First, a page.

Views:76 Author:SGOP Publish Time: 2018-04-10 Origin:Site
Post-consumer polyethylene terephthalate (PET or PETE) containers are sorted into different color fractions and baled for onward sale. PET recyclers further sort the baled bottles and they are washed and flaked (or flaked and then washed). Non-PET fractions such as caps and labels are removed during this process. The clean flake is dried. Further treatment can take place e.g. melt filtering and pelletizing or various treatments to produce food-contact-approved recycled PET (RPET).
RPET has been widely used to produce polyester fibres. This sorted post-consumer PET waste is crushed, chopped into flakes, pressed into bales, and offered for sale.
One use for this recycled PET is to create fabrics to be used in the clothing industry. The fabrics are created by spinning the PET flakes into thread and yarn. This is done just as easily as creating polyester from brand new PET. The recycled PET thread or yarn can be used either alone or together with other fibers to create a very wide variety of fabrics. Traditionally these fabrics are used to create strong, durable, rough products, such as jackets, coats, shoes, bags, hats, and accessories since they are usually too rough for direct skin contact and can cause irritation. However, these types of fabrics have become more popular as a result of the public's growing awareness of environmental issues. Numerous fabric and clothing manufacturers have capitalized on this trend.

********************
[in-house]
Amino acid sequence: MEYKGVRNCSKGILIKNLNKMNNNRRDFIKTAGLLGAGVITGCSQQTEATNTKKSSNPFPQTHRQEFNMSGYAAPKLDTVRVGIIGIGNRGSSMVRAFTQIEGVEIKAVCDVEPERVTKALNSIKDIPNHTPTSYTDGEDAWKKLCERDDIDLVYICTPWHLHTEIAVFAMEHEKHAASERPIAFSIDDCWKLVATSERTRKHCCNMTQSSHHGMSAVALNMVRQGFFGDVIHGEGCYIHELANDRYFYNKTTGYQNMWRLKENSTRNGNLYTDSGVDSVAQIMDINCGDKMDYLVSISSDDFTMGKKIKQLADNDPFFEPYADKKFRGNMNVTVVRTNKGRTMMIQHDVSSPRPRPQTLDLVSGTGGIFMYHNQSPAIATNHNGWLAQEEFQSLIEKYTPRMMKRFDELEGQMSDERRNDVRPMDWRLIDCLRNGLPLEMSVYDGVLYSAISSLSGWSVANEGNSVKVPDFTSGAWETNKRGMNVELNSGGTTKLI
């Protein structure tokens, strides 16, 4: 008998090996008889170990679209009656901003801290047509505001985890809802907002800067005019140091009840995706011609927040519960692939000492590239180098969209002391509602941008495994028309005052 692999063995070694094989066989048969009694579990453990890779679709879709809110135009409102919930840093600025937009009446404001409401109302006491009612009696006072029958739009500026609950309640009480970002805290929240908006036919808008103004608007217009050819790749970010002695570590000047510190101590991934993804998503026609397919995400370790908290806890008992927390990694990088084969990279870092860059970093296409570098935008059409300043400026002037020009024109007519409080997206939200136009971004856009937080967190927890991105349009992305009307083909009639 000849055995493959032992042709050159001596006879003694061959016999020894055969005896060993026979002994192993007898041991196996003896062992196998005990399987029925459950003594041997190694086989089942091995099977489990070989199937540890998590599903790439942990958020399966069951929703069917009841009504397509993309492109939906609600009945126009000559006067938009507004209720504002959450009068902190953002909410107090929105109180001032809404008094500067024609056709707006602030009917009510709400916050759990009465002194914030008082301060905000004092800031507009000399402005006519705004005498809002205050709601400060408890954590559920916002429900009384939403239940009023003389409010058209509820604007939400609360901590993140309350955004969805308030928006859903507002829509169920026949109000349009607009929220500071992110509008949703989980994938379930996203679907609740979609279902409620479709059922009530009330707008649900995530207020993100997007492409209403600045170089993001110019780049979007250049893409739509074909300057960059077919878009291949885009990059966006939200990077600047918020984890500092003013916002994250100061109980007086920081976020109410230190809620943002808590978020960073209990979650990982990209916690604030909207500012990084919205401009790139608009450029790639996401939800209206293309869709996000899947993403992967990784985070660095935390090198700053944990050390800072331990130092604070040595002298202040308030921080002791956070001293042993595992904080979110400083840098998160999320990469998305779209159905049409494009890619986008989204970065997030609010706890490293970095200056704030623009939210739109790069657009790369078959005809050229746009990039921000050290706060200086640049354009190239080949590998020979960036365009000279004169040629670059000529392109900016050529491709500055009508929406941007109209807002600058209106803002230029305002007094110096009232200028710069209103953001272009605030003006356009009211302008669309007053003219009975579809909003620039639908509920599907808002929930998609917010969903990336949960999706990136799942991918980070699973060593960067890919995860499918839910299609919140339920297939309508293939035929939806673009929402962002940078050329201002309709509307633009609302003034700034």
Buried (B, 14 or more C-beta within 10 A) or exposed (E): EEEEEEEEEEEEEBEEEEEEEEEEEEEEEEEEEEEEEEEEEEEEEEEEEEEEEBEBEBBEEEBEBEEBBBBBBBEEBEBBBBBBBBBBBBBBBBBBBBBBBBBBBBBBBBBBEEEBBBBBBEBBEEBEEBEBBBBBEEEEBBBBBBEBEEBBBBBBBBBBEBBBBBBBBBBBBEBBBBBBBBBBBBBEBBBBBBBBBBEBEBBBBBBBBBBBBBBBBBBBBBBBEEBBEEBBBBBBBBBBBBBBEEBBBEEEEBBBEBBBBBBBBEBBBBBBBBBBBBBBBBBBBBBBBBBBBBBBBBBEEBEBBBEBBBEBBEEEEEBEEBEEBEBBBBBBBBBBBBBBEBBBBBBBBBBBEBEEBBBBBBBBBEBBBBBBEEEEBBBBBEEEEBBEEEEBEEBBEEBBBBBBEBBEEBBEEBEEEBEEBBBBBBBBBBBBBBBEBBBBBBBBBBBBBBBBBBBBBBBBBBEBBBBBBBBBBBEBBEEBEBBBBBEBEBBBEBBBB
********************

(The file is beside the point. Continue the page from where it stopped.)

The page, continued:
Other major outlets for RPET are new containers (food-contact or non-food-contact) produced either by (injection stretch blow) moulding into bottles and jars or by thermoforming APET sheet to produce clamshells, blister packs and collation trays. These applications used 46% of all RPET produced in Europe in 2010. Other applications, such as strapping tape, injection-moulded engineering components and building materials, account for 13% of the 2010 RPET production.
In the United States, the recycling rate for PET packaging was 31.2% in 2013, according to a report from The National Association for PET Container Resources (NAPCOR) and The Association of Postconsumer Plastic Recyclers (APR). A total of 1,798 million pounds was collected and 475 million pounds of recycled PET used out of a total of 5,764 million pounds of PET bottles.